“I’ve never seen this before Christmas,” said industry consultant Allan Mottus. Gifts-with-purchase and purchase-with-purchase, on pause during the pandemic, also returned to stores.

Kangas also noted that the entire year was hard for smaller brands, as illustrated by the announcement of the abrupt closing of all Morphe stores the first week of January 2023, and the shuttering of beauty brands like Makeup Geek, Salty Girl Beauty, Hush + Dotti, and Lilah B., among others. Bed Bath & Beyond, which has a large beauty department, is teetering on bankruptcy.

BeautyMatter visited several stores for a boots-on-the-ground view of the holiday atmosphere. Two days before Christmas, beauty counters at Bloomingdale’s, Neiman Marcus, and Nordstrom at the Mall at Short Hills were buzzing. At the Tom Ford counter in Nordstrom, a handful of lipstick shades were sold out despite being fully in stock. It was the first time in the past year where there was a visible return to department store beauty departments, confirmed several beauty consultants.

At Sephora in Miami, clean beauty lines were selling well along with sharp deals on Huda Eye Shadow Palettes, the full range from Rare Beauty, and face products from Charlotte Tilbury. Other popular items mentioned during store tours included Kiehl’s, Dyson hair tools, any advent calendar, and “anything clean.” Fragrance counters were thriving at premium doors—not so much at mass stores, where countless gift sets were untouched during store visits the day after Christmas.

Fragrance was the fastest-growing prestige beauty category in 2021, and was off to a healthy start for holiday, according to Larissa Jensen, Beauty Industry Advisor at The NPD Group. Fragrance dollar sales expanded 4% from October 2 to December 3, said Jensen. It was one category where sales gains were driven by demand, not just elevated prices.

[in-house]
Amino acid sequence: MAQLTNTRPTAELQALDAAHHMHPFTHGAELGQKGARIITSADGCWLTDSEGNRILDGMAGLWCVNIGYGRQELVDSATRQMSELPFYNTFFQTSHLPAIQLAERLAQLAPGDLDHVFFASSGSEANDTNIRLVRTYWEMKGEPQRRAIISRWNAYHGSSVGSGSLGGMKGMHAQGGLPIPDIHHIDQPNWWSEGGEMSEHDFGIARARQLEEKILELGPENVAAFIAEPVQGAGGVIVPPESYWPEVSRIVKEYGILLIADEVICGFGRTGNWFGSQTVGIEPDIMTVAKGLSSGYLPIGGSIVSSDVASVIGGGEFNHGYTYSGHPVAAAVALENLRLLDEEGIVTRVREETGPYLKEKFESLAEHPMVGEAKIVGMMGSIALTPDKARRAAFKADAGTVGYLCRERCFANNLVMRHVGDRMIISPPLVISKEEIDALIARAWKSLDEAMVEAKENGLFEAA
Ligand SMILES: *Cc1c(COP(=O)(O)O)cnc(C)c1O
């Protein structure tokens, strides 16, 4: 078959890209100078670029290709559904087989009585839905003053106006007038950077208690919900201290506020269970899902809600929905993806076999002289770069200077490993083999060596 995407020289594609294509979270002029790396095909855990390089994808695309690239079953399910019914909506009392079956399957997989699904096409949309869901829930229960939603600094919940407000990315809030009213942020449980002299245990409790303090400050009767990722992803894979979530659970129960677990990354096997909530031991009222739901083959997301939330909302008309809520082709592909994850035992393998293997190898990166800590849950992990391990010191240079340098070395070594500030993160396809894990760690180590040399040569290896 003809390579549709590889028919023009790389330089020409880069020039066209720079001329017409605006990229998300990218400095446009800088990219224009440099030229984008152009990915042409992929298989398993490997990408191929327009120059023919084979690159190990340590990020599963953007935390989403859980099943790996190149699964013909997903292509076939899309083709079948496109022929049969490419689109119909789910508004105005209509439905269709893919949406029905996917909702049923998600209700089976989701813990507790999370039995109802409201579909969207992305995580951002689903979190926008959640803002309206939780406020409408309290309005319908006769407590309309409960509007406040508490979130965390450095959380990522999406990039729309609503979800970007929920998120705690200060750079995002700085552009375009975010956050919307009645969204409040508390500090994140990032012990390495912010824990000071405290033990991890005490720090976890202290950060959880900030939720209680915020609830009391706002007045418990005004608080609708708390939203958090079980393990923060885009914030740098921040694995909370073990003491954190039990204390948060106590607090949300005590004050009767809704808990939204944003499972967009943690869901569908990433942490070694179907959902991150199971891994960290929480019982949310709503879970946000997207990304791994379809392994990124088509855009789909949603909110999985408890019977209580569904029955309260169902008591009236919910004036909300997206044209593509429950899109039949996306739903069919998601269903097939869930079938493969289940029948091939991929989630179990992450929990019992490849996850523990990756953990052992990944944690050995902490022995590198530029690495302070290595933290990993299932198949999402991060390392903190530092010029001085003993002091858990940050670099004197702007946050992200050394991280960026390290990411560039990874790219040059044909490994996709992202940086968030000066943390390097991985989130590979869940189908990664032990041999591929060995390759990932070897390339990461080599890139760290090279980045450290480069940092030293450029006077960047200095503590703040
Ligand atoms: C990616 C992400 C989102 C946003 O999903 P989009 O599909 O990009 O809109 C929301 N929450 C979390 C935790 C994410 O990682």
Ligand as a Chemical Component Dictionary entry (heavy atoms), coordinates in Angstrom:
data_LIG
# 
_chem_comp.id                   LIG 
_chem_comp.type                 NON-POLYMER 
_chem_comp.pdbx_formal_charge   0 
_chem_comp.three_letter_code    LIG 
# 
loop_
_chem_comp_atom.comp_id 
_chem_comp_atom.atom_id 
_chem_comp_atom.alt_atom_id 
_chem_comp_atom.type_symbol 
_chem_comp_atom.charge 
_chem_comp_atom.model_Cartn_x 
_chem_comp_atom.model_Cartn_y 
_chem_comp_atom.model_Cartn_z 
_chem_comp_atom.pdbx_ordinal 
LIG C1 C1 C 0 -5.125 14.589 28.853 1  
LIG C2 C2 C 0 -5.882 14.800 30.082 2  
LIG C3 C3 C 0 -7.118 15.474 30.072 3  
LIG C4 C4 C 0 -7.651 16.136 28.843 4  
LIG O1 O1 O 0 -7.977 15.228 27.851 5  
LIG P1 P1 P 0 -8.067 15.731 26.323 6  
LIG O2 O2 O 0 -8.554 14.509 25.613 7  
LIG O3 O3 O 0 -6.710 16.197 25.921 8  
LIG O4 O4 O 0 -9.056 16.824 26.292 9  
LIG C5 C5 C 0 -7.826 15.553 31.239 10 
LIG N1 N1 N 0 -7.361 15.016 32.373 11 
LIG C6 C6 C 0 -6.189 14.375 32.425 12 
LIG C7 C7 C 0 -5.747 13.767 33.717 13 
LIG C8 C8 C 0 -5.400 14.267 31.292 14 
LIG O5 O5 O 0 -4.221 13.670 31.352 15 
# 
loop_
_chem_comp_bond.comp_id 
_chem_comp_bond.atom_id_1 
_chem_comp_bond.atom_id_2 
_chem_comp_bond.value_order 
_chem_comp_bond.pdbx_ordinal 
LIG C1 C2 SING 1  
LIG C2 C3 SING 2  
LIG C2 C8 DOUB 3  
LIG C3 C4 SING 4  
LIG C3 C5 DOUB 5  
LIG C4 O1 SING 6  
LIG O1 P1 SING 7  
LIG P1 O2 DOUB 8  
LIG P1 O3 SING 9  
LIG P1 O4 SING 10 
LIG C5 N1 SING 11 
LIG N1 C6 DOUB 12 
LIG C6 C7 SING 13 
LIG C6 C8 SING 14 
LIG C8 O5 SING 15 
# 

“Fragrance sales reached new heights following the pandemic, and it’s particularly impressive that the market is maintaining this elevated level rather than softening, which is typically the case after such an unprecedented performance,” she said.

What is notable is that growth in scents was attributed to higher average prices—not purely price discounting to generate units. Jensen expects robust gains when final sales are totaled since the bulk of holiday fragrance sales are produced just before Christmas.

Overall, physical stores gained importance for the fragrance market during the holiday period thus far, accounting for 70% of sales in the nine weeks ending December 3, 2022, which is an increase of 1 point versus the same period last year. Specifically, specialty stores are gaining dollar share, with beauty-specialty stores fragrance sales growing at four times the rate of department stores in October, according to NPD Checkout data.

While shoppers were looking for value and keen prices, they directed their beauty spending to specialty and department stores. The consensus was shoppers would rather buy a prestige beauty line instead of trading down to mass. The exceptions were clean beauty brands and stocking stuffers that sold out at Target, Walmart, and CVS. The trend to buy luxury beauty items, however, could shift if the economy continues to tumble.

Jefferies has the potential for a pivot on its radar. “For 2023 we still expect a mild recession in the US to pressure the US consumer, although beauty continues to be a relative bright spot,” wrote Jefferies Vice President Ashley Helgans in a report. However, she’s keeping an eye on the landscape.

“The backdrop for beauty brands is shifting quickly, with consumers adapting budgets to inflation, rotating from wants to needs. So far, beauty has withstood the underlying shift from goods to services given its connection to socialization, occasions, and self-care regimens.” Early signs of economic stress, Helgans added, could impact trading up and result in more discounting in 2023 versus 2022.